Page:Southern Historical Society Papers volume 25.djvu/84

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80 Southern Historical Society Papers.

This was the first intimation that we had to fight negro troops, and it seemed to infuse the little band with impetuous daring as they pressed forward to the fray.


I never felt more like fighting in my life. Our comrades had been slaughtered in a most inhuman and brutal manner, and slaves were trampling over their mangled and bleeding corpses. Revenge must have fired every heart and strung every arm with nerves of steel for the Herculean .task of blood. We filed up a ditch, which had been dug for a safe ingress and egress to and from the earthworks, until we reached the vale between the elevation on w hich the breastworks were located and the one on the banks of the little stream just men- tioned within two hundred yards of the enemy. The ill-fated battery, which had been demolished by the explosion, projected from the line of earthworks for the infantry at an acute angle, and was called Elliott's Salient. It overlooked the enemy's line of works, which were on the northeastern slope of the same elevation, about 100 yards distant.

The " Crater," or excavation caused by the explosion, was about twenty-five feet deep, sixty feet wide and 150 feet long, with its crest about twelve feet above the ground. About seventy-five feet in rear of the line of earthworks there was a wide ditch with the bank thrown up on the side next to the fortifications. This was con- structed to protect parties carrying ammunition and rations to the troops.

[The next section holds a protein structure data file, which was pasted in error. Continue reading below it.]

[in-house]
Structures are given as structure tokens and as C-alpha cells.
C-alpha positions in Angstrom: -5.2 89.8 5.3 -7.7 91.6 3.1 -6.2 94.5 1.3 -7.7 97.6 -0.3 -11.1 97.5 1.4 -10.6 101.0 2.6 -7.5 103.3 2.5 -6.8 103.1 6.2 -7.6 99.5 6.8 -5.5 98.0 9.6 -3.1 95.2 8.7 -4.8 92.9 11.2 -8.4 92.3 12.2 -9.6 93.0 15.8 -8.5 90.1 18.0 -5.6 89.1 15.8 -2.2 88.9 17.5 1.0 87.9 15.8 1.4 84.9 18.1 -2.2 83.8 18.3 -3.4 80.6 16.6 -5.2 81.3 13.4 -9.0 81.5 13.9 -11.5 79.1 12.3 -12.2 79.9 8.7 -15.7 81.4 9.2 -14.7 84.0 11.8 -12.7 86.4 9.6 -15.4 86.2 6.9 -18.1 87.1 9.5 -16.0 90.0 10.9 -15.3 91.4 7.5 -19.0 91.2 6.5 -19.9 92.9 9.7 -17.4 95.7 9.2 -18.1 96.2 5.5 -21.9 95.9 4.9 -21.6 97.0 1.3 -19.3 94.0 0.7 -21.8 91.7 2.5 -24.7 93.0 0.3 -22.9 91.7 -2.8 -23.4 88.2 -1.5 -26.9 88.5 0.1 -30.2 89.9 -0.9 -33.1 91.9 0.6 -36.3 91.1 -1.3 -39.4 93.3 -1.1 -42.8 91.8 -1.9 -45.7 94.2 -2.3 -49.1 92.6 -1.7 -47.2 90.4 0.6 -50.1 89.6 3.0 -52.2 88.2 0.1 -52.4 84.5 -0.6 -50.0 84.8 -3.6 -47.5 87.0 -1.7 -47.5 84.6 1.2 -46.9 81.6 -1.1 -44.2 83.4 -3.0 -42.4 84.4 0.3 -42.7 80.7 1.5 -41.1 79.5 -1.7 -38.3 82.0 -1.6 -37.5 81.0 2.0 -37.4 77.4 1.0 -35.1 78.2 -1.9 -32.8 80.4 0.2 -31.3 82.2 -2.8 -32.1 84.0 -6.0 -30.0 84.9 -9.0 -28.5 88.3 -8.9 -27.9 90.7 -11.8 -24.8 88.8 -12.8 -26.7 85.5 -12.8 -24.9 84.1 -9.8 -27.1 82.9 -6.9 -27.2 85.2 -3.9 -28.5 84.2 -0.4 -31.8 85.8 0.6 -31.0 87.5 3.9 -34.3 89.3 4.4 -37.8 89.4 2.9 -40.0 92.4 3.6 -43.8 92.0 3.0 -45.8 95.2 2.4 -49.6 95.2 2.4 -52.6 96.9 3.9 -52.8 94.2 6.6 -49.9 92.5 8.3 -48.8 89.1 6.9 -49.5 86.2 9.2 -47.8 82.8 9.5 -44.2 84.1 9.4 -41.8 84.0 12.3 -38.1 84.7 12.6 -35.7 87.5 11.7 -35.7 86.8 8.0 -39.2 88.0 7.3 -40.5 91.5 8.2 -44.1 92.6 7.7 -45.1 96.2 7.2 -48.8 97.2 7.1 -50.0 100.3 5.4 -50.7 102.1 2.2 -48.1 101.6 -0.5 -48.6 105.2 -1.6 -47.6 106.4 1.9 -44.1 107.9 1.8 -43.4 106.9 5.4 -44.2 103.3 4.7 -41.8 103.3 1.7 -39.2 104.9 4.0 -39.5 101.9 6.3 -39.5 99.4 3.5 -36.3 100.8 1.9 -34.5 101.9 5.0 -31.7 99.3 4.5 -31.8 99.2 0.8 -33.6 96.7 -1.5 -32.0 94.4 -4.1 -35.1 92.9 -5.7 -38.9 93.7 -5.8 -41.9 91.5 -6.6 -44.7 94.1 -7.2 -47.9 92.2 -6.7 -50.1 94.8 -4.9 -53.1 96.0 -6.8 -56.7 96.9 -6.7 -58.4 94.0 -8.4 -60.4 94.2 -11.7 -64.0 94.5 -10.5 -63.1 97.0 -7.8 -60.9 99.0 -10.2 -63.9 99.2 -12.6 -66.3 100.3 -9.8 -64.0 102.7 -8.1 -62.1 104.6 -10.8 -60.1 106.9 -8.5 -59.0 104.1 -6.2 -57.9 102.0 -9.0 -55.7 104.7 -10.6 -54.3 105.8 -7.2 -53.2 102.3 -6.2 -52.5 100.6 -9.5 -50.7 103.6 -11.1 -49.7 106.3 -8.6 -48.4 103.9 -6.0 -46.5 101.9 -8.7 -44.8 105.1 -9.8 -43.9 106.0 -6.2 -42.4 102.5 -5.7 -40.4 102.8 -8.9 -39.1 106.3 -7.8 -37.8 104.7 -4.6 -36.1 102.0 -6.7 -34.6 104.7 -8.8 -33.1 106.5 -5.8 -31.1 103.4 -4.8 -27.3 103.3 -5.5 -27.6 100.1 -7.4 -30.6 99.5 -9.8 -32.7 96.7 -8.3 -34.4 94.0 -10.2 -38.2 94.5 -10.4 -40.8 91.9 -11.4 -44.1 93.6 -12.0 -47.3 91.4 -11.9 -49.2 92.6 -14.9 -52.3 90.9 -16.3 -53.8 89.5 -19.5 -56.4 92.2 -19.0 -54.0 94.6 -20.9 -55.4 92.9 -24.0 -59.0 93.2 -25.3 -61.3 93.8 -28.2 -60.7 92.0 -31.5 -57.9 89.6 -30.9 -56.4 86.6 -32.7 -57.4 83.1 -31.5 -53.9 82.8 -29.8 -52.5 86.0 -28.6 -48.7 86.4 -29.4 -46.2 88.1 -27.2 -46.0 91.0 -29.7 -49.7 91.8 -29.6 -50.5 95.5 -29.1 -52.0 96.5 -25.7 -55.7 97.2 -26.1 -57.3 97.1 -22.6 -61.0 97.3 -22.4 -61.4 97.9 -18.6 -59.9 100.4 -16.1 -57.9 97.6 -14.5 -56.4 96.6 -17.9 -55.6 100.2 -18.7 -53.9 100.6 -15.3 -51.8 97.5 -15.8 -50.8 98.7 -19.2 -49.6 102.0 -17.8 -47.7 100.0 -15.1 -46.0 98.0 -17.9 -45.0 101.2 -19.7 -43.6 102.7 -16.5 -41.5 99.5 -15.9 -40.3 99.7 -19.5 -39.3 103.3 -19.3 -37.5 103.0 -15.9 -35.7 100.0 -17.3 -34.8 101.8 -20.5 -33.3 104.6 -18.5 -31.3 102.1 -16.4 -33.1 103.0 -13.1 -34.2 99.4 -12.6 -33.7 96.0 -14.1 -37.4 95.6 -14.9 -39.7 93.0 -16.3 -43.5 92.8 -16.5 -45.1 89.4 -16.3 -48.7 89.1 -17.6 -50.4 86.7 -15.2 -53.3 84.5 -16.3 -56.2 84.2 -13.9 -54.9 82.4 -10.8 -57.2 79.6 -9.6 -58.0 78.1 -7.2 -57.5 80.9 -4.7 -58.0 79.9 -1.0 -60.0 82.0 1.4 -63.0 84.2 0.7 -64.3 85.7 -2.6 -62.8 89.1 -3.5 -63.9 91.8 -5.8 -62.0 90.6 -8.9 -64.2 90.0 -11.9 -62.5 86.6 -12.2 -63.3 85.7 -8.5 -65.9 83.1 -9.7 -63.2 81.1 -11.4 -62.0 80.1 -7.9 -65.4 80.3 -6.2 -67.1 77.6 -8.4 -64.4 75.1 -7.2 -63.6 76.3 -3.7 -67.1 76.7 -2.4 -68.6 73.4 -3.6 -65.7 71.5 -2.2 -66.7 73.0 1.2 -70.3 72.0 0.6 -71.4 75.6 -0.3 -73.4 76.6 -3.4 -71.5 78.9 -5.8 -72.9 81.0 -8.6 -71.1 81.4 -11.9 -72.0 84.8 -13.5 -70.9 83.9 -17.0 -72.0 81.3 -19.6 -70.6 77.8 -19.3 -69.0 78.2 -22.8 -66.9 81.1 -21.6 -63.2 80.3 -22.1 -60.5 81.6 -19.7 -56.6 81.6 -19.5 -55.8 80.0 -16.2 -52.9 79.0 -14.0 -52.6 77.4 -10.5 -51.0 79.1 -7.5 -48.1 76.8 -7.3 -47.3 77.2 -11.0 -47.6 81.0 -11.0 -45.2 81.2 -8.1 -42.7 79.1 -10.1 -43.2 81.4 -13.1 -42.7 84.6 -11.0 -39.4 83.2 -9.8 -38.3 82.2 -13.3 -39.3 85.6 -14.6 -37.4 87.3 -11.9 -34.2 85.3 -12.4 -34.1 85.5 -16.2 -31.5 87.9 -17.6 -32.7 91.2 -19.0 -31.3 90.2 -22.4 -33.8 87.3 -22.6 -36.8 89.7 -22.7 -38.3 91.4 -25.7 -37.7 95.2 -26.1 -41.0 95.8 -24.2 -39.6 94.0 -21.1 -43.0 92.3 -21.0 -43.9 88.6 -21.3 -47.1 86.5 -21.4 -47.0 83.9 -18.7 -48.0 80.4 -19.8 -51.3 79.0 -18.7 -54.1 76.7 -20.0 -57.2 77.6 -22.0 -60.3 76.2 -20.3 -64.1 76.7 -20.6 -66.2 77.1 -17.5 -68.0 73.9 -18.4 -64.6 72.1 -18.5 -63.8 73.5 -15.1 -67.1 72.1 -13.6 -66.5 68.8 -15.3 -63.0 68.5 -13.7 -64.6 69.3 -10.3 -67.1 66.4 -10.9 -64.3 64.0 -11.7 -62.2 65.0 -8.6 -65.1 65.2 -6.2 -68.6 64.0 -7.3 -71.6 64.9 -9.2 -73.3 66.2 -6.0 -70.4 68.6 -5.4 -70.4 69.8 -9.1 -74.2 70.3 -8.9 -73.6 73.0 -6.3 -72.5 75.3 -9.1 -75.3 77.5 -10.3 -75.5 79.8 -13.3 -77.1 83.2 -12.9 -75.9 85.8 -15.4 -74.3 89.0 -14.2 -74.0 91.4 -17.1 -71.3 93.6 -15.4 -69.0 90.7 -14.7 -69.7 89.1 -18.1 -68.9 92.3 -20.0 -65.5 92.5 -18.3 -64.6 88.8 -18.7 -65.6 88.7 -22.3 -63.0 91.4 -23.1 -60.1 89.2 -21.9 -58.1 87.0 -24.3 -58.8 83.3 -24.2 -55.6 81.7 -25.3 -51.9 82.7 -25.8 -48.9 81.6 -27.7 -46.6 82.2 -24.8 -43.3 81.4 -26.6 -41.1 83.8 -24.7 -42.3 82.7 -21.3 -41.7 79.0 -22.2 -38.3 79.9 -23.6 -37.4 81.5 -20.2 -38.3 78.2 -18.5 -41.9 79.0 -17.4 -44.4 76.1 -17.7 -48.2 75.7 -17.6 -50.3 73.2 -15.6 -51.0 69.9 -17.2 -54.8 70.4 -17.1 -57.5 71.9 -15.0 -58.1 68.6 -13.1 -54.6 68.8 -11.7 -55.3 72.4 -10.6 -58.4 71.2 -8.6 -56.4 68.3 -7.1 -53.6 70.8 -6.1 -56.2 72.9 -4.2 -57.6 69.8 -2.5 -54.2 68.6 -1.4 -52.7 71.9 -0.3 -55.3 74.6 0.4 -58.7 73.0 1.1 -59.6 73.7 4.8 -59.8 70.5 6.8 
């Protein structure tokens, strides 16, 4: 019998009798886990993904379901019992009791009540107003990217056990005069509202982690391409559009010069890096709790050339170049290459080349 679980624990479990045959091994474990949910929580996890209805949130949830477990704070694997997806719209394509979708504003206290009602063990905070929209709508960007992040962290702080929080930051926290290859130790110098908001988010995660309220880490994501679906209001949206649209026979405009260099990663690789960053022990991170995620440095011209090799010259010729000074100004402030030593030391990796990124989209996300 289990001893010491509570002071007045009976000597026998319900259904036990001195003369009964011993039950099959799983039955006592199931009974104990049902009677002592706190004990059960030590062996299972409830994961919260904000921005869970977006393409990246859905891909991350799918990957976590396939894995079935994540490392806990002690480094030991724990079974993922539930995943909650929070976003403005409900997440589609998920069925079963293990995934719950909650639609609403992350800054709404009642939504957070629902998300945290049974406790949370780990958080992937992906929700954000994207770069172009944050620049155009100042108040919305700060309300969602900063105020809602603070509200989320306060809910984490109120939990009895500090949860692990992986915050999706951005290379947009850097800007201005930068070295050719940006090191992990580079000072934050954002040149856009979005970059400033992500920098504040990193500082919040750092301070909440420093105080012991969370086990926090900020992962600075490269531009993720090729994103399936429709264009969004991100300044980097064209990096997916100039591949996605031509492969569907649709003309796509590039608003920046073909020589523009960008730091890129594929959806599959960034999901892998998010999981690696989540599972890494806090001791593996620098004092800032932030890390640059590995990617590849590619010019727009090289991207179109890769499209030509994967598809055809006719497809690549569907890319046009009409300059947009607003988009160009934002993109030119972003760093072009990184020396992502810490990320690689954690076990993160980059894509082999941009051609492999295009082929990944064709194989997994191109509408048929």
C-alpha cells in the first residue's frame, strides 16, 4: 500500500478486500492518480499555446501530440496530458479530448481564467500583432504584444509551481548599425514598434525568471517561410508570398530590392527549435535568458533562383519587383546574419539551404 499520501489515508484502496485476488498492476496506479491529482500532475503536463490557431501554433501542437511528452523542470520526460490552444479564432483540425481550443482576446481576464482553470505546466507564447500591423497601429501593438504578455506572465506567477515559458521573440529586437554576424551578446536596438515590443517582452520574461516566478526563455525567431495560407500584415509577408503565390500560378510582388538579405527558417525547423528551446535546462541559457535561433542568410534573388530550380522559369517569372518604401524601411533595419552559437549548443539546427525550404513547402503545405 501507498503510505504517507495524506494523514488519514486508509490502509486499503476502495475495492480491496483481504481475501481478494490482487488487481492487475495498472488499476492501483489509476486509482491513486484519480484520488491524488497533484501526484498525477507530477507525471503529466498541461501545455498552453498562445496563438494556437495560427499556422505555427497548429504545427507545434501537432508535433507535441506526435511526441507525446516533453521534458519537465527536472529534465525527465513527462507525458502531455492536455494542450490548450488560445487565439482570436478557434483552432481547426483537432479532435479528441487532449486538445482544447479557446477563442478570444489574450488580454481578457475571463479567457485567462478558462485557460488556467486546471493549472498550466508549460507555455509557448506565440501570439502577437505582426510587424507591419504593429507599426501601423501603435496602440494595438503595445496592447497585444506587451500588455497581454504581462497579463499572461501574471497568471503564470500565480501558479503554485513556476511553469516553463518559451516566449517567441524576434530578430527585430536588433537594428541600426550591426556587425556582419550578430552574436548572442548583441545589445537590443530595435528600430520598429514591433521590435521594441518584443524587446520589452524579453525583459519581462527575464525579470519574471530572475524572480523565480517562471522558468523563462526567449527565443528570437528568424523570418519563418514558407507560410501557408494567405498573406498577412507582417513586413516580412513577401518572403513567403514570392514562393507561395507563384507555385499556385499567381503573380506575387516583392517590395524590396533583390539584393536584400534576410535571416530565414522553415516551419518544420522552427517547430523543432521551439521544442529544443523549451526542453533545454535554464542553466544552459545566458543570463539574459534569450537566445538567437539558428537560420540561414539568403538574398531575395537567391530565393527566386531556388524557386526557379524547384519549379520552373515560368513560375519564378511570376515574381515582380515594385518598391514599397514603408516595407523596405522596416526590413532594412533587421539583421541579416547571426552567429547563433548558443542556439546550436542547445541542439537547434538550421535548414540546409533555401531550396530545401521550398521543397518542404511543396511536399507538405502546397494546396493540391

Between this irregular and ungraded embankment and the main line the troops had dug numerous caves, in which they slept at night to be protected from the mortar shells that every evening traced sparkling circles in death search, like shooting stars bespangling the heavens with meteoric beauty.

The embankment, from the bottom of the ditch, was about ten feet high, and commanded the outer or main line. The space from the outside of the fortifications to the inner edge of the ditch was probably more than 100 feet wide.

The Crater and a space of about 200 yards on the north were lit- erally crammed with the enemy's troops.

Official report shows that five army corps were massed to aid in the assault of the lines broken by the explosion, which reported pres- ent for duty on the 3ist of July, the day after the battle, as follows: